Next we found that business continuity is uniquely challenging at airports. Many essential functions at airports are the responsibility of a contractor, tenant or government entity. Airports don’t control what the FAA does in the tower. They don’t control the work the TSA does. They don’t control what Customs and Border Protection does. Airports don’t land planes – airlines do. Airports are a very complicated kind of ecosystem of shared responsibility among lots of entities and people, many of whom do not work for the airport directly.

 

Can you explain the difference between an emergency plan and a business continuity plan?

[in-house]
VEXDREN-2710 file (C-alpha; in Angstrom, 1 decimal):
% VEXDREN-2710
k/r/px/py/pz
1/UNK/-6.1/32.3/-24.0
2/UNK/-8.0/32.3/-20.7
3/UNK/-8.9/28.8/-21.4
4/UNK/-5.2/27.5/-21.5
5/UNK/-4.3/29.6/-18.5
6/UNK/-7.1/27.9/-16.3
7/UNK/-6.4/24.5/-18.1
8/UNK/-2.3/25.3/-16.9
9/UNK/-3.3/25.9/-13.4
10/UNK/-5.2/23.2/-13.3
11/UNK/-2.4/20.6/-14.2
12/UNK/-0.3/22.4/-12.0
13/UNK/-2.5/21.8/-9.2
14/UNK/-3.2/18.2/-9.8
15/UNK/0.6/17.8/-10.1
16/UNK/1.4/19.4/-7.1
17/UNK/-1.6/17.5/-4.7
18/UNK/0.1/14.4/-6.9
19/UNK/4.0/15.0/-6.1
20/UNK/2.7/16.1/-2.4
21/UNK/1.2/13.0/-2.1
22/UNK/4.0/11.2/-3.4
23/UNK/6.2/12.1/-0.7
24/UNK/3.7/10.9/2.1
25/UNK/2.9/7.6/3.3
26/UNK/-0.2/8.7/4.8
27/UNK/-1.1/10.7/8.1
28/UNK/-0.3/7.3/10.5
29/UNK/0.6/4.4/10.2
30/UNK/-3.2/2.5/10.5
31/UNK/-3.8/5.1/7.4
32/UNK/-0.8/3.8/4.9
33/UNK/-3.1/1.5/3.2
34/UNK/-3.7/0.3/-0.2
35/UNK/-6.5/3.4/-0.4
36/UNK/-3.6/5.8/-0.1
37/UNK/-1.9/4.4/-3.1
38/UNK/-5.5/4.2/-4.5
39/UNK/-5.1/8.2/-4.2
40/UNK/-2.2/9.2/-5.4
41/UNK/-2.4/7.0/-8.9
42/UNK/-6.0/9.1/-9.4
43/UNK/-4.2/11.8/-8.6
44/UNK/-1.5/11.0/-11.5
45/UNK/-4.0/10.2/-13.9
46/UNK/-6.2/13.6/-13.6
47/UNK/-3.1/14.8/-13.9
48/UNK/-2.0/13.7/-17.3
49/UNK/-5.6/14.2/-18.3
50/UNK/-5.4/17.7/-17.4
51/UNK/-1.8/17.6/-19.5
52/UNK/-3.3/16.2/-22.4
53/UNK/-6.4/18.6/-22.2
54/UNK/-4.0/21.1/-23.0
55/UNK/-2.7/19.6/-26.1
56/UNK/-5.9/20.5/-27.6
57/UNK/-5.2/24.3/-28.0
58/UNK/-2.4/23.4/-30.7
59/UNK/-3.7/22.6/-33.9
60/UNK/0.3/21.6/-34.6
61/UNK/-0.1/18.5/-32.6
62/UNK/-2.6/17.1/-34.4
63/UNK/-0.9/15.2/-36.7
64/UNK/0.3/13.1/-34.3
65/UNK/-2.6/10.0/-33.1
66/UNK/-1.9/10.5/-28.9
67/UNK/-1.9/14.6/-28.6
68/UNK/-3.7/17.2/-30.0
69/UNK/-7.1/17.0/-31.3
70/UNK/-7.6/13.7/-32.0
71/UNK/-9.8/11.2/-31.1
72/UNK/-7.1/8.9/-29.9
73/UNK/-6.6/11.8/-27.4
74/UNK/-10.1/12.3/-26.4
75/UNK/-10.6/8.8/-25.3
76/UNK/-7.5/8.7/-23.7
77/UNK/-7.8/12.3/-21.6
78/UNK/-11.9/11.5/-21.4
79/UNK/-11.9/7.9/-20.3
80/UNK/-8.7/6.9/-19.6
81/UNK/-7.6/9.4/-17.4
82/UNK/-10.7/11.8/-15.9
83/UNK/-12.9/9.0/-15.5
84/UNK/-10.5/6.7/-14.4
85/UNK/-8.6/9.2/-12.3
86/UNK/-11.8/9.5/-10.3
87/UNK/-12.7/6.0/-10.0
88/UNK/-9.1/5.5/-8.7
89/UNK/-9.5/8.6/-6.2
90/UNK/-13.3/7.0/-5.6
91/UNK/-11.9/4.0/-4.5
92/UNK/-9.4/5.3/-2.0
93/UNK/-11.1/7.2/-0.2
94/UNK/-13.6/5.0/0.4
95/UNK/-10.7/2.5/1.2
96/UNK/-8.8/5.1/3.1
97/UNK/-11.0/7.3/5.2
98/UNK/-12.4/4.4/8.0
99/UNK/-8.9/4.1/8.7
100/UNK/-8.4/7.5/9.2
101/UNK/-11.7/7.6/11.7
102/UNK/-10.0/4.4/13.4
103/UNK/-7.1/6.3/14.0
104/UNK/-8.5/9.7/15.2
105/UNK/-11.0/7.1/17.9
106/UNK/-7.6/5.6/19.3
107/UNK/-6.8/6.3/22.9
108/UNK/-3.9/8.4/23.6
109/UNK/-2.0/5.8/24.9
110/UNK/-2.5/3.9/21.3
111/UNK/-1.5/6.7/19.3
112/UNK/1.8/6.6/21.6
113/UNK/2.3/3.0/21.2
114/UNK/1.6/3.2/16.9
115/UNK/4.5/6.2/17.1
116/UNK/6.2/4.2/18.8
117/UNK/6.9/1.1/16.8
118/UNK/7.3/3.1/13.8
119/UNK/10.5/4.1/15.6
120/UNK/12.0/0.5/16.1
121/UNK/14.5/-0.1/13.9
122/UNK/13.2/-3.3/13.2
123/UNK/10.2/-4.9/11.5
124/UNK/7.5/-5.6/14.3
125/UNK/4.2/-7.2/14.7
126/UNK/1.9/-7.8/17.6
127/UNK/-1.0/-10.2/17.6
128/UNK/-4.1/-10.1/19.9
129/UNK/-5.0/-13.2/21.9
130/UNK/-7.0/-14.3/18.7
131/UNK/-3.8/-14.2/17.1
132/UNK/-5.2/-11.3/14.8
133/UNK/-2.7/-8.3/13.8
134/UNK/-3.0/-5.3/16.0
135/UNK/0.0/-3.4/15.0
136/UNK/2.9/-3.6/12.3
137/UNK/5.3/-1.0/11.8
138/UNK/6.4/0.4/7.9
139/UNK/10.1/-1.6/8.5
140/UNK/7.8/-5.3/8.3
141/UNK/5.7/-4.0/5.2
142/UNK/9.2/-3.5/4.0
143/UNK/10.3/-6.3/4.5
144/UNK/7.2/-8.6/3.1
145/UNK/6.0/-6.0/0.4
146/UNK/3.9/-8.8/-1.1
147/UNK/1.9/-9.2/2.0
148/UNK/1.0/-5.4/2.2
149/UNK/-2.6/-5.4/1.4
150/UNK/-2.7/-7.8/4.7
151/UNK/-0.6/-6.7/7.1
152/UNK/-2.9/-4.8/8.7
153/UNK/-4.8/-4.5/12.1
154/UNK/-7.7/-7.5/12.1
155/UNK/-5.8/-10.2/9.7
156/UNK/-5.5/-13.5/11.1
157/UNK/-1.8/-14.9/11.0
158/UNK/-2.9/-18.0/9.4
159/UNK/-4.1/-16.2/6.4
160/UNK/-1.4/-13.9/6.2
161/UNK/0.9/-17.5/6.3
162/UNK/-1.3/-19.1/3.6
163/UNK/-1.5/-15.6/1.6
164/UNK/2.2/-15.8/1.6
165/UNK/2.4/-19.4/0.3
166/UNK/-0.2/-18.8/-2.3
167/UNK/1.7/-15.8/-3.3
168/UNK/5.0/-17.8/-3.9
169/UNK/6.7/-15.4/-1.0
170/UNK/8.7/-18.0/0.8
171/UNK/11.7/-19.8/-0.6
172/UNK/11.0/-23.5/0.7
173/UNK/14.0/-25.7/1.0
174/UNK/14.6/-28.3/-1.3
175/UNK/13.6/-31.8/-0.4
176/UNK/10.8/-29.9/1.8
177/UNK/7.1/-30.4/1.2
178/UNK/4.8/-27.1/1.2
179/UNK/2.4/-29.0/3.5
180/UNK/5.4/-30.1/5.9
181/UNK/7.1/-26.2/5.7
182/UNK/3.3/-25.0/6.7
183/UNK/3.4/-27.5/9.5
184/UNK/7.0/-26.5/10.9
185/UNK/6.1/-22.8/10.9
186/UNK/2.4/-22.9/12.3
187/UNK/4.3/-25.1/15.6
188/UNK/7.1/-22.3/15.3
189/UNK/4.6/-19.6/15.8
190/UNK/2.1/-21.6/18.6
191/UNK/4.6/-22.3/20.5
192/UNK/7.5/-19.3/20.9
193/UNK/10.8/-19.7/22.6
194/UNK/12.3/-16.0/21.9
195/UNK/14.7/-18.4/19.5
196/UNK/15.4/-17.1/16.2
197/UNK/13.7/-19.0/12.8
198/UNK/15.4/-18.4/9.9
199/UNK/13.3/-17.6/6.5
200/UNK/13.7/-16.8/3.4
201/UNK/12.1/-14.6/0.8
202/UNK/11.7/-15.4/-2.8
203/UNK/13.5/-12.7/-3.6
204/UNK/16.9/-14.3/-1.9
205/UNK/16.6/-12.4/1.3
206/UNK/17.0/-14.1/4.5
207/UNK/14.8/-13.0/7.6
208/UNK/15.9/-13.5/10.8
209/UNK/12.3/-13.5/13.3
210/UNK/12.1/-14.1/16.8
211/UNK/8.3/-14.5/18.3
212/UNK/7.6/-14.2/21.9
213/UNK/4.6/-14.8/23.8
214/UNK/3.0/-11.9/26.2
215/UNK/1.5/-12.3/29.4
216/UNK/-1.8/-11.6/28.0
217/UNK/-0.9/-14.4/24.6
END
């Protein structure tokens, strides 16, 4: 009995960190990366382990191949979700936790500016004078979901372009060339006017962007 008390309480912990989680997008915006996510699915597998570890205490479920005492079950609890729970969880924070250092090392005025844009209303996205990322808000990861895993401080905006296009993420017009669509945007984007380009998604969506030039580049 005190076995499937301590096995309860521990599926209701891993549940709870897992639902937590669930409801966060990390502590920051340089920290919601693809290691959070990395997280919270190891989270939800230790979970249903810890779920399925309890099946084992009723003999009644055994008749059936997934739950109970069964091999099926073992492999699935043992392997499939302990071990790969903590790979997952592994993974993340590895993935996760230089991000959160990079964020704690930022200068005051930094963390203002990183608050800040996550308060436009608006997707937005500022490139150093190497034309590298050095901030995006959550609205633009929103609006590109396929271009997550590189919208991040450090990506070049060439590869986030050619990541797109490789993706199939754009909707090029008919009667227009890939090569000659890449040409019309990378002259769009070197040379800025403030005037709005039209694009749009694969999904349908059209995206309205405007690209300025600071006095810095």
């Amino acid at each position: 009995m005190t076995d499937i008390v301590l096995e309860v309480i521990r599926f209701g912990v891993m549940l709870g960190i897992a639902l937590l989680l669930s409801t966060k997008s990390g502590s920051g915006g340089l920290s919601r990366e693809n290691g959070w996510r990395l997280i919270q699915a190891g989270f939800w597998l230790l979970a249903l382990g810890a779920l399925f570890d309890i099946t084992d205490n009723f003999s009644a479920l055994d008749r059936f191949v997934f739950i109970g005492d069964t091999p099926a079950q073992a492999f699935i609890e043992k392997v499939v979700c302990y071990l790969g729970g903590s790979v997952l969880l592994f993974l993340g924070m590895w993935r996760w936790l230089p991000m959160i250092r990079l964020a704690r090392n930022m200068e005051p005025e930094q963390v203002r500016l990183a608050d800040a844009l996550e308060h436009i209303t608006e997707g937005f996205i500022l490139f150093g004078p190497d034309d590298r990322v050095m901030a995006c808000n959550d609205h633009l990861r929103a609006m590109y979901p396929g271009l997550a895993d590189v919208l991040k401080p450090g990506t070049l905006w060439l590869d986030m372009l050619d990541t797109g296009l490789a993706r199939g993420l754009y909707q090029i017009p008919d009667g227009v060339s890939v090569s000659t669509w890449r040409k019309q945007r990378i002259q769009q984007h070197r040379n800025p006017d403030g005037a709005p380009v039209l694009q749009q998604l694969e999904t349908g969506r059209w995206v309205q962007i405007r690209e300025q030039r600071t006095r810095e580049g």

An emergency management plan is a plan that’s all about protecting life and property, physical assets, and infrastructure in an emergency. By its nature, emergency management is incident-specific and deals with what we call the four phases of emergency management. How do we prevent destructive things that threaten us physically from happening? How do we mitigate the impact on life and property if they do happen? How do we prepare for the inevitable incidents that are going to happen whether we like it or not? How do we respond to each of these types of incidents? How do we physically and psychologically recover the physical plant after something terrible happens? Airports generally do this very well.